Vitax Q4+, a pre-planting fertiliser for roses, trees and shrubs. It has added mycorrhizal fungi for stronger growth.

Squirrel Ban, said to be a bird food that squirrels won’t eat because of the added chilli.

Rockdust, natural vocanic minerals and trace elements to boost soil and compost fertility.

Happy gardening!

Friday, 17 February 2012

Chiswick House Camellia Festival

For anyone worried about the effect of the recent low temperatures on their early-blooming camellias, here's some heartening advice from world authority Jennifer Trehane (left): “Deadhead the flowers that have suffered, leave the rest and all should be well”.

I caught up with her in the conservatory of Chiswick House in west London, at the launch of its annual Camellia Festival 

The conservatory and its beautiful dome – designed by Samuel Ware in 1813 – house what is probably the oldest camellia collection in the western world. It was put together in 1828 for the 6th Duke of Devonshire, and now has 33 different varieties, including many of the earliest ones introduced to Britain. All were just coming into bloom.


Some are believed to be from the original planting, including, from top, Rubra Plena, Variegata, Elegans and Aitona.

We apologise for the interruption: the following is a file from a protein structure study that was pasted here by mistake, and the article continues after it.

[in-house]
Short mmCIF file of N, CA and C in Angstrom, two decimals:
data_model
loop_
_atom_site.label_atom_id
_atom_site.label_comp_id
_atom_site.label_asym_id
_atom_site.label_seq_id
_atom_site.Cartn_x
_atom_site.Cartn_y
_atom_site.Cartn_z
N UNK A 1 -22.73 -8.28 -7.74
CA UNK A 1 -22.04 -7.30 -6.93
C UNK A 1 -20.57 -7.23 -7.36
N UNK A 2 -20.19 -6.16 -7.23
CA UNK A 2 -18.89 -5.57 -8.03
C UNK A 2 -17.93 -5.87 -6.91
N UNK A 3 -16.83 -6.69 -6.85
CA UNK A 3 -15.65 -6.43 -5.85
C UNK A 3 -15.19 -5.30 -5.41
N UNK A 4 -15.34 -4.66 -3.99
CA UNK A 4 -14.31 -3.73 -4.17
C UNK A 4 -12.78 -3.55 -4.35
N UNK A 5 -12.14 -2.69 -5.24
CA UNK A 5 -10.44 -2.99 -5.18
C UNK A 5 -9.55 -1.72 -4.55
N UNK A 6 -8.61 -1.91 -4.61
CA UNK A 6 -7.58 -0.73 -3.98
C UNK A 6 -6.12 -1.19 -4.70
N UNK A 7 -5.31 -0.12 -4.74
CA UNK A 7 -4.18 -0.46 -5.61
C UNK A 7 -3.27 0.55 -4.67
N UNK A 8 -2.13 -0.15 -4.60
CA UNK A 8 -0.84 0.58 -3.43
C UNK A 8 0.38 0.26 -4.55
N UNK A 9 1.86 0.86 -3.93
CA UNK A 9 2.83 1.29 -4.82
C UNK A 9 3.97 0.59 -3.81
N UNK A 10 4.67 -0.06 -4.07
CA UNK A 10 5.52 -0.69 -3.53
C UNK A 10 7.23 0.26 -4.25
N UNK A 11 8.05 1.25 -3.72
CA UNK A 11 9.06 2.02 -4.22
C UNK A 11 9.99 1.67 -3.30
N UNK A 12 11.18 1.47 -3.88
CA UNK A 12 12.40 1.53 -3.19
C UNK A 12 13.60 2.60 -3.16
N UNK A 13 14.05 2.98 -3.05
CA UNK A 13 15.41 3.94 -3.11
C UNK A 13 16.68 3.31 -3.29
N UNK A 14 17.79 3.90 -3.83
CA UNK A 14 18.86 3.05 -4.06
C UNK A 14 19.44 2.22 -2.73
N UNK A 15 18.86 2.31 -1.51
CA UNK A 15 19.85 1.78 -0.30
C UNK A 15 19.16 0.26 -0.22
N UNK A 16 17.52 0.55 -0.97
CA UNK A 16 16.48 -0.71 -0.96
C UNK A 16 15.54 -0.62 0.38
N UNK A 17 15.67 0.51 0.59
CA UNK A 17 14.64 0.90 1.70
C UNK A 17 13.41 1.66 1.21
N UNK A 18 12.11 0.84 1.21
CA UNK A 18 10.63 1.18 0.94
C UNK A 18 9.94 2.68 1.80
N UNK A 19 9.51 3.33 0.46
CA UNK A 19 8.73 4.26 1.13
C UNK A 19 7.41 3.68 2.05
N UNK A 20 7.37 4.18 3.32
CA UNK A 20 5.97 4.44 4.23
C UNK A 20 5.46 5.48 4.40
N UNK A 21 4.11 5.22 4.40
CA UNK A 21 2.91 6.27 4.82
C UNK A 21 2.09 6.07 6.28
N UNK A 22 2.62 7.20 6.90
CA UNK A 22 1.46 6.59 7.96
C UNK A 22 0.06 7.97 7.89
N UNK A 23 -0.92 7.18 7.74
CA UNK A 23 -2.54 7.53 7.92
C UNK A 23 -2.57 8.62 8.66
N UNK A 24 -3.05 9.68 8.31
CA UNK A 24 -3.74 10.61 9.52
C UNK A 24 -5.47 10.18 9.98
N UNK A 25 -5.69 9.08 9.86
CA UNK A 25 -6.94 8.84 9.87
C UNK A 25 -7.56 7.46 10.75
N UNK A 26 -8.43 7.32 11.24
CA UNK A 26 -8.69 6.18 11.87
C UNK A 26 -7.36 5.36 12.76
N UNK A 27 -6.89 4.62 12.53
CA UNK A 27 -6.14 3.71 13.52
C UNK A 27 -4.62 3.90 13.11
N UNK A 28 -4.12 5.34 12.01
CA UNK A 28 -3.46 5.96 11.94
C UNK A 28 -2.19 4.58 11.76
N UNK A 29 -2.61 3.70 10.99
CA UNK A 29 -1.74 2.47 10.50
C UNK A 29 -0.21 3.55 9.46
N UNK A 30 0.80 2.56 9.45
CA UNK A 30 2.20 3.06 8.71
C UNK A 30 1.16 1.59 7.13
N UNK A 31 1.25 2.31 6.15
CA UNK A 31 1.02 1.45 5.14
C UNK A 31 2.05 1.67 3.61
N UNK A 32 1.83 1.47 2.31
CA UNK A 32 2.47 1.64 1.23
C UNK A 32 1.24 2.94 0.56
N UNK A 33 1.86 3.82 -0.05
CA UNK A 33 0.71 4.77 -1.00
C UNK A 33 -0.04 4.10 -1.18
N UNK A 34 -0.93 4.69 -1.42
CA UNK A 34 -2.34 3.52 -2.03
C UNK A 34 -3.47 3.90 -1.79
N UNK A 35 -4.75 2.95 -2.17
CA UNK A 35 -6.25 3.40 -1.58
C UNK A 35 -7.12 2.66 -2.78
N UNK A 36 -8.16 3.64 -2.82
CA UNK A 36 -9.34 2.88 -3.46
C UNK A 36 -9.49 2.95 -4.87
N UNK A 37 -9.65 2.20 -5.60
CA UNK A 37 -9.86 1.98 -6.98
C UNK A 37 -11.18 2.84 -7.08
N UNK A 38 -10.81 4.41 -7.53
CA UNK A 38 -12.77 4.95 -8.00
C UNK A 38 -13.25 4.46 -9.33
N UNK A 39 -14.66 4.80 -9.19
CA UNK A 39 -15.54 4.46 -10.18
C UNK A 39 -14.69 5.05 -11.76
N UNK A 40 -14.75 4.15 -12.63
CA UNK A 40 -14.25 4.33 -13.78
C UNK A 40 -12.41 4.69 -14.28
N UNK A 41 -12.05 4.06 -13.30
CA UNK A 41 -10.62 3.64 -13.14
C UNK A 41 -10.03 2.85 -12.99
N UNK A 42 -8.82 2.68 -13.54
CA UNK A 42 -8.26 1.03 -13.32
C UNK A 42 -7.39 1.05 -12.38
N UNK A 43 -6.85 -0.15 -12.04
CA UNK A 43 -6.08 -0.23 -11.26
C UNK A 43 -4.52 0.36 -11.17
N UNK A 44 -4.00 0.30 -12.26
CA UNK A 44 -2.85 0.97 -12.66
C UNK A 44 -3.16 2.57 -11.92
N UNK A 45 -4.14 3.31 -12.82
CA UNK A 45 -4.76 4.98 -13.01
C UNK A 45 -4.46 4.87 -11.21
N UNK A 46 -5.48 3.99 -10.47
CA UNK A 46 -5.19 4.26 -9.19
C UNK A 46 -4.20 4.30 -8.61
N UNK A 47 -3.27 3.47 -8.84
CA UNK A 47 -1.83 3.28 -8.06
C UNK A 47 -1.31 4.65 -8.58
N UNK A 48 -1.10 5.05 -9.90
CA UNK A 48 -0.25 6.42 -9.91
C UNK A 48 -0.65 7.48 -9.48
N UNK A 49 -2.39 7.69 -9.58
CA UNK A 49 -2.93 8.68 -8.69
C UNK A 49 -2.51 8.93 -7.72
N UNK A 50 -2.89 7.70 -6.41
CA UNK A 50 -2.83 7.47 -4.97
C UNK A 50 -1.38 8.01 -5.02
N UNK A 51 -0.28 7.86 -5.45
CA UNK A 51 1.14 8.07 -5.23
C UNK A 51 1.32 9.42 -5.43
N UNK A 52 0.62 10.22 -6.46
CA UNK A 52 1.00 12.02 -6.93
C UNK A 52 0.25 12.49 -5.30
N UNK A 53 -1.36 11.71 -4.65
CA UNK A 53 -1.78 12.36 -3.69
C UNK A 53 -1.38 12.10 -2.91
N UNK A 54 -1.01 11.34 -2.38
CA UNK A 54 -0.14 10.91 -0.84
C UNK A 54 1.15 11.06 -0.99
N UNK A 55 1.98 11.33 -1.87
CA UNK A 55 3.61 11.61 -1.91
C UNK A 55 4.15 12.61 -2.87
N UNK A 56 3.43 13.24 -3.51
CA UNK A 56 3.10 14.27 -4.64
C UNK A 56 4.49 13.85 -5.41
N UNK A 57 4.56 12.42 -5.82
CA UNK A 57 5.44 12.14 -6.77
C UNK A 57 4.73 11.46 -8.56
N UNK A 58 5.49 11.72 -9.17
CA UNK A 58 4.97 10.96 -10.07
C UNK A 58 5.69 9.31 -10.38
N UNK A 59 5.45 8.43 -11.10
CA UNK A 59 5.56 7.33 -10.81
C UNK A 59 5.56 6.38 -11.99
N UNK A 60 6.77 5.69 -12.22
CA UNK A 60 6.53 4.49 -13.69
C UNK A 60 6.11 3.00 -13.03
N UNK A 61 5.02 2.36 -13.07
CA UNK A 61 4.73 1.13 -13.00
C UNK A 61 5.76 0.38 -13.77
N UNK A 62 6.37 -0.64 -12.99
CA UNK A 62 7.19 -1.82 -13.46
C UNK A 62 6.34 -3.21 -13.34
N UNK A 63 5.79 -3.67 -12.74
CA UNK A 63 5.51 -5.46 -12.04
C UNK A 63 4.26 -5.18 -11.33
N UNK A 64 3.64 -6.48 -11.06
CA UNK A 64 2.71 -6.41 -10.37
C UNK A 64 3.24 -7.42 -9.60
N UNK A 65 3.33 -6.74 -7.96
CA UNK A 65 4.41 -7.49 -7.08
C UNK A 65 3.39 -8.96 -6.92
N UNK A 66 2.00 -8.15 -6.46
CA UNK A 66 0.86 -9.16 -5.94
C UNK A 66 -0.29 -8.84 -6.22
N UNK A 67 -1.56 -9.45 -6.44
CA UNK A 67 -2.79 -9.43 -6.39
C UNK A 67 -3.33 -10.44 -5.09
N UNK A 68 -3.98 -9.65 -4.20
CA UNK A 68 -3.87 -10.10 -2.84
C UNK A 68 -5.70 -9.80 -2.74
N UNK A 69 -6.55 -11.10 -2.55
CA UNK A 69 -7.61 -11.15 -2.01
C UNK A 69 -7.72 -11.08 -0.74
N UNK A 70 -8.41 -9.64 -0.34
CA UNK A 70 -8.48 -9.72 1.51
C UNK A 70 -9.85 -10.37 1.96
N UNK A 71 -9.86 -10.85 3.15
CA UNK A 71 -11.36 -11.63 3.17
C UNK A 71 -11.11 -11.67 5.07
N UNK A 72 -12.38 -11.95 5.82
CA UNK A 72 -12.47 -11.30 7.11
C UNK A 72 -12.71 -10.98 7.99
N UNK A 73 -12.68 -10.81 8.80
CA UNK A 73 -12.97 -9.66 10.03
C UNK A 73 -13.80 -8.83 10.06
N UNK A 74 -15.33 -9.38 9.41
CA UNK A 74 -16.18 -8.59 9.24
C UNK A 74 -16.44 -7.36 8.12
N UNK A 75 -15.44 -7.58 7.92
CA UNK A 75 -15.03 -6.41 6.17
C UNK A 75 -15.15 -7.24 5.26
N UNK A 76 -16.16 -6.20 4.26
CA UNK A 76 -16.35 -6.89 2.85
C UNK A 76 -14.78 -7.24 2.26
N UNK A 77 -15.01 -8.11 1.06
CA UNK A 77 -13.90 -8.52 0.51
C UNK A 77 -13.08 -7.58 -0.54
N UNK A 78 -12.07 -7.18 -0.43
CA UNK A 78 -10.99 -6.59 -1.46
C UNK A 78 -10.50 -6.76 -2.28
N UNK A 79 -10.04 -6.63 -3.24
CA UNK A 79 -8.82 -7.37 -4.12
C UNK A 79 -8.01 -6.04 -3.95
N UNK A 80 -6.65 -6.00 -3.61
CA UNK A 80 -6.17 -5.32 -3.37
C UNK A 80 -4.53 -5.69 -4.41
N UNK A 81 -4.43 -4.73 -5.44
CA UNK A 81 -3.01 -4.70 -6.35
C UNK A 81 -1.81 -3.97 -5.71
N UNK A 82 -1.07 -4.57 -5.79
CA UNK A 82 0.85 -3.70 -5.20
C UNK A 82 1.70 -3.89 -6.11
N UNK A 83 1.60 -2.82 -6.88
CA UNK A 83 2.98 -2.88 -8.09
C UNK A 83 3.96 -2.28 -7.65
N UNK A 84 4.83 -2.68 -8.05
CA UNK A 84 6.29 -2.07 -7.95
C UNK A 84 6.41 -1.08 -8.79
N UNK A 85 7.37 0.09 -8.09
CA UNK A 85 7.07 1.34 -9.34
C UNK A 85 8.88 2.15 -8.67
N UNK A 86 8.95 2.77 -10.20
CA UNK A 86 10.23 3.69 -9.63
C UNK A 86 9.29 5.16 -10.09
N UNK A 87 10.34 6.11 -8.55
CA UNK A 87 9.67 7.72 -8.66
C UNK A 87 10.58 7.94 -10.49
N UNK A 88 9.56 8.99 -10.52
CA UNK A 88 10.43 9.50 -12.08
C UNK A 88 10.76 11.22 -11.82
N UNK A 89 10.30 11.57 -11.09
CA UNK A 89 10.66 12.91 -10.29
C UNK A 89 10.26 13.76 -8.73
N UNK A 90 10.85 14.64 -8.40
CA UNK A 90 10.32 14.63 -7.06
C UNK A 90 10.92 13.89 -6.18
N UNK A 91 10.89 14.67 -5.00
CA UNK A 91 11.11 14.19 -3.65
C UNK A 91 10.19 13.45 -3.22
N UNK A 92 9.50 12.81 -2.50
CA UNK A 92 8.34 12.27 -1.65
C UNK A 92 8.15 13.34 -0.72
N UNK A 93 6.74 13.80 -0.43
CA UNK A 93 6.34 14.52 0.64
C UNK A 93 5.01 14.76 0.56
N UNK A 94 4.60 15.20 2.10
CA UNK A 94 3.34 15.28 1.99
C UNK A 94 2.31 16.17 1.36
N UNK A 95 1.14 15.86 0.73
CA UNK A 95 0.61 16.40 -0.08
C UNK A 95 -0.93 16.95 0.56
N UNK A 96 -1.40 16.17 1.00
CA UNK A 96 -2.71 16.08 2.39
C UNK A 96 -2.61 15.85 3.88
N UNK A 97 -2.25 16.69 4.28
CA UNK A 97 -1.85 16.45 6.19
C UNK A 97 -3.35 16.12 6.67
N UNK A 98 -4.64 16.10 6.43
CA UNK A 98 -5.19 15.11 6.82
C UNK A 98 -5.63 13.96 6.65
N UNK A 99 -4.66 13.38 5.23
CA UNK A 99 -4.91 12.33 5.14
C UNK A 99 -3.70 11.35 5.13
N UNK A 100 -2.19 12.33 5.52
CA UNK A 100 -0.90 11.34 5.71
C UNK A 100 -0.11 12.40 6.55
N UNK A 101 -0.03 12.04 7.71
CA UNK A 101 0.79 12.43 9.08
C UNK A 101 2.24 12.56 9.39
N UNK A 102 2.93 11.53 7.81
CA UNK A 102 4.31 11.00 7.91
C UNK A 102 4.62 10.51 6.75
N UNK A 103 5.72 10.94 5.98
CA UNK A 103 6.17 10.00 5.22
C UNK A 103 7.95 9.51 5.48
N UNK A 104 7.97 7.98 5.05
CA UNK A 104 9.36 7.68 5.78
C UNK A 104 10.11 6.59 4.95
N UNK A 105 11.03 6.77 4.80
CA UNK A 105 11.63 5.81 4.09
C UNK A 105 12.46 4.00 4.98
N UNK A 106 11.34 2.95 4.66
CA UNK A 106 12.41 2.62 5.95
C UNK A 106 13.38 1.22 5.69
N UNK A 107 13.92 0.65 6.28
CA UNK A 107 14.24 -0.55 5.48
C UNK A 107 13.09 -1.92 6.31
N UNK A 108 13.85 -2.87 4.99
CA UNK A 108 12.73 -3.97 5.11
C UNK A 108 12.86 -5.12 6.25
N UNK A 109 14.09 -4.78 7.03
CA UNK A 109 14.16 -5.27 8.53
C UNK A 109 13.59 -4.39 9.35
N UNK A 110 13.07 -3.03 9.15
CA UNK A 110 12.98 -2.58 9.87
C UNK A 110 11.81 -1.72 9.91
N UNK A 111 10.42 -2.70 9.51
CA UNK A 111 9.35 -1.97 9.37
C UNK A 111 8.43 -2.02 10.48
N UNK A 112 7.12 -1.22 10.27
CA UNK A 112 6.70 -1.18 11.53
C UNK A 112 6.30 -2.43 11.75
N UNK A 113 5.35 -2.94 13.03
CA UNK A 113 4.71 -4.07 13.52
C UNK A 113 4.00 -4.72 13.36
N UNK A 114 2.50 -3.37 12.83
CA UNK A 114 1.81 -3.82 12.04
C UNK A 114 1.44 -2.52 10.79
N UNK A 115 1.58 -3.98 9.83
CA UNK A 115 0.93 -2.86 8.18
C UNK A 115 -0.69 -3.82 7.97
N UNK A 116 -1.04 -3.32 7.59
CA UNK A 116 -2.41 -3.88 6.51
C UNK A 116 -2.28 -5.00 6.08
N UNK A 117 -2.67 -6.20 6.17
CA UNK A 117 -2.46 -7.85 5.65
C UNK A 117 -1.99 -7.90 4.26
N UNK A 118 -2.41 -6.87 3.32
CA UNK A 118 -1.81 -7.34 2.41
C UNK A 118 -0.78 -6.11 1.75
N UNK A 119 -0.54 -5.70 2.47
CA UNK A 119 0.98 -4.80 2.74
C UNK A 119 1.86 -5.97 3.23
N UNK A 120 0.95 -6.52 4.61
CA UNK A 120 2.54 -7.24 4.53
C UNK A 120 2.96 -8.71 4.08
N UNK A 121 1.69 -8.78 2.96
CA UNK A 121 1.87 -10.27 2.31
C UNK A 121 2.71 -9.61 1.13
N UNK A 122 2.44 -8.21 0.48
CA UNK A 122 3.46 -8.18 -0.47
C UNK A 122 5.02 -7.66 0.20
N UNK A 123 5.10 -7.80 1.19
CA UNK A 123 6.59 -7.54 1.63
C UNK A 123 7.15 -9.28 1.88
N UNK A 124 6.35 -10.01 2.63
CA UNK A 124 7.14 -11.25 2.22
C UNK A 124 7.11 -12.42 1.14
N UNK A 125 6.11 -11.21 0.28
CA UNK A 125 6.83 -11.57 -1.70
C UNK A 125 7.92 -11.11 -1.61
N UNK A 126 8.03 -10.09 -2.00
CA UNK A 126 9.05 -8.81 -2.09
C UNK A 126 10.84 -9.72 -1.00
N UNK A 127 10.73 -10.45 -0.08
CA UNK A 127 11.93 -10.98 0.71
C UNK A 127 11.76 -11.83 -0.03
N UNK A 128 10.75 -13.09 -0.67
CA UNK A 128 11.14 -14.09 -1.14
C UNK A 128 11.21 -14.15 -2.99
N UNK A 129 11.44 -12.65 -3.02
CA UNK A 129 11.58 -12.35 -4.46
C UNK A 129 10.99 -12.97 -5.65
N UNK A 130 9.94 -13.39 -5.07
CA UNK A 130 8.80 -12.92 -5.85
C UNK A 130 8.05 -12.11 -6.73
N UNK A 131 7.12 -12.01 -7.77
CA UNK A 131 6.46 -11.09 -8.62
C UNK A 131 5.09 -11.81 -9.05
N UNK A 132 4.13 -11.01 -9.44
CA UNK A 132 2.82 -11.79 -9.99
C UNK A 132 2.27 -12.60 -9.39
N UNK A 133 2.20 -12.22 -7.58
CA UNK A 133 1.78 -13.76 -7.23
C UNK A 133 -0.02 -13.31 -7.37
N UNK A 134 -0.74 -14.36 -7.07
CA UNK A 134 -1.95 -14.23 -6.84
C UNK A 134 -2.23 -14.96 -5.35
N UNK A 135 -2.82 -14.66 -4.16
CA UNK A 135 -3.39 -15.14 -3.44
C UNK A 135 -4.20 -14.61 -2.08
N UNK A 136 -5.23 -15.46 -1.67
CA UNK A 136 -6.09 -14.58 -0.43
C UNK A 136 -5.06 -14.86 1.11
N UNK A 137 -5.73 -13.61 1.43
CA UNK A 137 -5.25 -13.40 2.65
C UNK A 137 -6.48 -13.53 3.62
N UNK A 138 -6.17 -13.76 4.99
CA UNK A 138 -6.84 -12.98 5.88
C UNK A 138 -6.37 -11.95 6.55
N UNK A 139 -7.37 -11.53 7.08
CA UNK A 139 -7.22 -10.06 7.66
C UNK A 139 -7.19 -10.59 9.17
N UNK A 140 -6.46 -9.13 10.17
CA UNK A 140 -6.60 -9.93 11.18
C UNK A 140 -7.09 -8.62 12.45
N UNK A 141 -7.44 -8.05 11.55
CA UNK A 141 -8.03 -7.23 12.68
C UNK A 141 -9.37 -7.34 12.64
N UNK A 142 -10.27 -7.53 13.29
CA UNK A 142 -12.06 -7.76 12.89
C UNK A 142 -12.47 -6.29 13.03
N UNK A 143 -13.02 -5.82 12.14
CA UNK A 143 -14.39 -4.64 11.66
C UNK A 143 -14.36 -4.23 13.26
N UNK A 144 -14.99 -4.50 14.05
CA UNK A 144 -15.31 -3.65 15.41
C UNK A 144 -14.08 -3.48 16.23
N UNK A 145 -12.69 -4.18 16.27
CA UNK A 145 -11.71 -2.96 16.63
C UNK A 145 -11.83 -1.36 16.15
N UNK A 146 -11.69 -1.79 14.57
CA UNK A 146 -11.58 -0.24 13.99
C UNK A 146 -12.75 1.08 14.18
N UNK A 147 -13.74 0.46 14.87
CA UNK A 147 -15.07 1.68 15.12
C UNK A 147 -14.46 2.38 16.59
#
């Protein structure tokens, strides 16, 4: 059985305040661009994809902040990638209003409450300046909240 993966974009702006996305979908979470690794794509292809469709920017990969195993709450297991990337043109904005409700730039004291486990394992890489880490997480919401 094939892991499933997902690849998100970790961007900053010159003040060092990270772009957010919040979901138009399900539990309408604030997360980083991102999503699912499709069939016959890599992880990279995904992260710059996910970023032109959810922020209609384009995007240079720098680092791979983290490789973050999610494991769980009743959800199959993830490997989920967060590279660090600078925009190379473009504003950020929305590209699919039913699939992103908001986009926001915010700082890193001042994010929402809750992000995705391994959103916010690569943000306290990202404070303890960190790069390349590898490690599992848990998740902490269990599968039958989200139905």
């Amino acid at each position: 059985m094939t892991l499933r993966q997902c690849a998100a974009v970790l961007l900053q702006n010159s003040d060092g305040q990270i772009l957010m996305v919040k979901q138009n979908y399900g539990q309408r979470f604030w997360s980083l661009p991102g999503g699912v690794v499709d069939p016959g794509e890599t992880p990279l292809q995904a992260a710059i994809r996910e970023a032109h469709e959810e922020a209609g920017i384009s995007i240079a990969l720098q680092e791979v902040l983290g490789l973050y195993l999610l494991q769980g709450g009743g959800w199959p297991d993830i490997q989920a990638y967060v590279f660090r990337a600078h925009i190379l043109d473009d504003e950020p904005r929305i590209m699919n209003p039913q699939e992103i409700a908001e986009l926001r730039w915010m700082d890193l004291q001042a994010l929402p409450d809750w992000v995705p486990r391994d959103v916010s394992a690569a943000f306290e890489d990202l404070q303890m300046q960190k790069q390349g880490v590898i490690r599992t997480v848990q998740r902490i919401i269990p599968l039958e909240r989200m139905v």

Middlemist’s Red (left), was brought to Britain from China in 1804 by Londoner John Middlemist, a nurseryman from Shepherds Bush. The only other known plant of this variety is on the other side of the world – at the Treaty House in Waitangi, New Zealand.

The bushes survived under the Duke's successors, but by the 1980’s were ailing and infested with mealy bug. Three local members of the International Camellia Society stepped in to tend them, and now, under the sheltering glass of the refurbished conservatory, they thrive.

Another of the Duke’s projects, a semi-circular Italian garden, adjoins the conservatory. This week volunteers were making the most of the watery sunshine to fill in the intricate patterns of the formal flower beds, ready for the expected rush of plant lovers.

The Chiswick House Camellia Festival runs from Feb 18 to March 18. Details at

And if you're inspired by the spectacular display, Trehane nursery, founded by Jennifer’s father and now run by her son, has some of its best-selling and more unusual camellias for sale at the show.

Friday, 10 February 2012

A snowy morning

I woke up to find the garden covered in a dusting of overnight snow - the second fall we've had in London in a week after a couple of very mild winter months.
Everything had been showing signs of growth much earlier that usual -  a camellia displayed its first blossom in January. This has now vanished, but it will be interesting to see how other plants, such as this yellow azalea, fare once the weather has warmed up again.

Friday, 3 February 2012

A genuine green carnation

It's always interesting to see what plant breeders have been working on, and these unusual flowers really caught my eye at a recent show. They’re actually carnations - ‘Green Trick’ (Dianthus barbatus) from Thompson and Morgan. The buds open into spheres the size of golf balls, and are said to last 4 – 6 weeks as a cut flower. New in the UK for 2012, they’d be great for flower arrangements and buttonholes. (Oscar would have gone wilde about them.)